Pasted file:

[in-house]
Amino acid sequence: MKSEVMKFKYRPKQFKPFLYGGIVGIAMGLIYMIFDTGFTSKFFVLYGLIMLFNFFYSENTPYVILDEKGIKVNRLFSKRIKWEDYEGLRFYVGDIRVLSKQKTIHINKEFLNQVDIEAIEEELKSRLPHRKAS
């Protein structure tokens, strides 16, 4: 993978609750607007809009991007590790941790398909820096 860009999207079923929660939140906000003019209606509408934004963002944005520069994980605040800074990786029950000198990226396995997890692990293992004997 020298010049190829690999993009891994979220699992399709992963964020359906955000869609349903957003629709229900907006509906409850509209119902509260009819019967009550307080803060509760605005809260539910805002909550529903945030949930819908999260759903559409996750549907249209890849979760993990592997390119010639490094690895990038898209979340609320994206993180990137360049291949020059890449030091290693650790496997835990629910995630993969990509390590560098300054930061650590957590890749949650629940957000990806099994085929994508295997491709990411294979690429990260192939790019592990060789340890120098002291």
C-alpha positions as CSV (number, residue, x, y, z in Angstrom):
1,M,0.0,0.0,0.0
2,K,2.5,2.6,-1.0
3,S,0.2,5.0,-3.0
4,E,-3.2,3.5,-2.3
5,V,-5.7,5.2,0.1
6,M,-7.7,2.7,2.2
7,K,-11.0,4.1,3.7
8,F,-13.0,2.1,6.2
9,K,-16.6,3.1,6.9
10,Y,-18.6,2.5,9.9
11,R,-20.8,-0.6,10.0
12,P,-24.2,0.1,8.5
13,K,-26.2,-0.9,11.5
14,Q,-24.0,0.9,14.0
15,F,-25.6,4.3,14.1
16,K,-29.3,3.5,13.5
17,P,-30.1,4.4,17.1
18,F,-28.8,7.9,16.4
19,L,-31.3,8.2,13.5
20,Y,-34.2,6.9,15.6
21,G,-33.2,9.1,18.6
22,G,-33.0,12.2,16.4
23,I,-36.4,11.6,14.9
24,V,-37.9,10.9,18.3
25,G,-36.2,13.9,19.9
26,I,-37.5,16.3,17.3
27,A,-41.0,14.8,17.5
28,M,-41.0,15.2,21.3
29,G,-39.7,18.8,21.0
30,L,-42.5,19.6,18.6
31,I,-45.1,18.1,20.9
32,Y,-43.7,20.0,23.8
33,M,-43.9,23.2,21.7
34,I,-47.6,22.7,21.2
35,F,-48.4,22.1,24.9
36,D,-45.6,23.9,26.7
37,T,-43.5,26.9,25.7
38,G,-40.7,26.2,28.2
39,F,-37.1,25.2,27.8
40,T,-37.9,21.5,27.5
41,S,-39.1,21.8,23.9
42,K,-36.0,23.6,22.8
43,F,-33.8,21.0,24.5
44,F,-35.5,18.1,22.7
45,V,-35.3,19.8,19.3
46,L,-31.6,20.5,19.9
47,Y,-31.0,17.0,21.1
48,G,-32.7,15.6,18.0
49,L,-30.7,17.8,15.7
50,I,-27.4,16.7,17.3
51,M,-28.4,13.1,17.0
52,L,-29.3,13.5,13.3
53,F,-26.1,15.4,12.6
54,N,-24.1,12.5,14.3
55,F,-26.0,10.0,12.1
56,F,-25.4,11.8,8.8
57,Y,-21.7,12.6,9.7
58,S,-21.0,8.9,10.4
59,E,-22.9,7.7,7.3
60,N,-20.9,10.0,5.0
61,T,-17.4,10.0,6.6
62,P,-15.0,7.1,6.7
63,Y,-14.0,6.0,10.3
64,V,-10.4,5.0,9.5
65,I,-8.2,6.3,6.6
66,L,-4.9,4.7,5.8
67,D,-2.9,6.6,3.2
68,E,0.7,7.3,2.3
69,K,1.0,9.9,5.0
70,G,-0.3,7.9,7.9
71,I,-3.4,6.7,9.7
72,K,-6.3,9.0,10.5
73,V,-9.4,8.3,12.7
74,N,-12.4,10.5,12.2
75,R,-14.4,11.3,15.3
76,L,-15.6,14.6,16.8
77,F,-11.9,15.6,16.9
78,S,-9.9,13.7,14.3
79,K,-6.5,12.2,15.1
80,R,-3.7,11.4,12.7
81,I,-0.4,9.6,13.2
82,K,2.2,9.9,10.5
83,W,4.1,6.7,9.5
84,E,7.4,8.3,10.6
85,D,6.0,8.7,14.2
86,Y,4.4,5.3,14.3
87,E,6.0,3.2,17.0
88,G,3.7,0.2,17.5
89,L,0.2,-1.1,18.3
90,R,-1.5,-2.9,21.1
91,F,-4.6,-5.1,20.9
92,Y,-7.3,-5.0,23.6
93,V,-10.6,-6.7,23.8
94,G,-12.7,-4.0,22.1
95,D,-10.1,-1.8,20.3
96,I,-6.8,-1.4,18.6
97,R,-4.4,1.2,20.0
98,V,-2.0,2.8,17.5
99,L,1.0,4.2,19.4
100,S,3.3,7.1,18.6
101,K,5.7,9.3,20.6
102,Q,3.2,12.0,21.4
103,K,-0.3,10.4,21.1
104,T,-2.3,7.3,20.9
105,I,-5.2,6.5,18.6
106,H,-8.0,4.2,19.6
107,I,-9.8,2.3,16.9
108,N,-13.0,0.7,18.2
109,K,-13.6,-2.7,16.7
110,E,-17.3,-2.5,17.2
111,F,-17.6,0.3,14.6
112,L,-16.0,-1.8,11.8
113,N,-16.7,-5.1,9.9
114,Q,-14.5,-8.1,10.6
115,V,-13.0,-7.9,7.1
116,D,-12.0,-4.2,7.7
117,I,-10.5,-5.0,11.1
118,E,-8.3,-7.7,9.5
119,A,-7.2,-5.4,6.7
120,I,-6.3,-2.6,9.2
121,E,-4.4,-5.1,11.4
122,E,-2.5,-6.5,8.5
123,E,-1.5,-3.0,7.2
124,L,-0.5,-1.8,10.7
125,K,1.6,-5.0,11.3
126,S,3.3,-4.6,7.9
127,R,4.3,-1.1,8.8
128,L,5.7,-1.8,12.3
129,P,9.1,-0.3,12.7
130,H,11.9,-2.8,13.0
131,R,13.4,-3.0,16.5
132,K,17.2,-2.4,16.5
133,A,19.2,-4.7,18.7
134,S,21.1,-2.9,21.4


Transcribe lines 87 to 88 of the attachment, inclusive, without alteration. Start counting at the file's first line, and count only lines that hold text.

83,W,4.1,6.7,9.5
84,E,7.4,8.3,10.6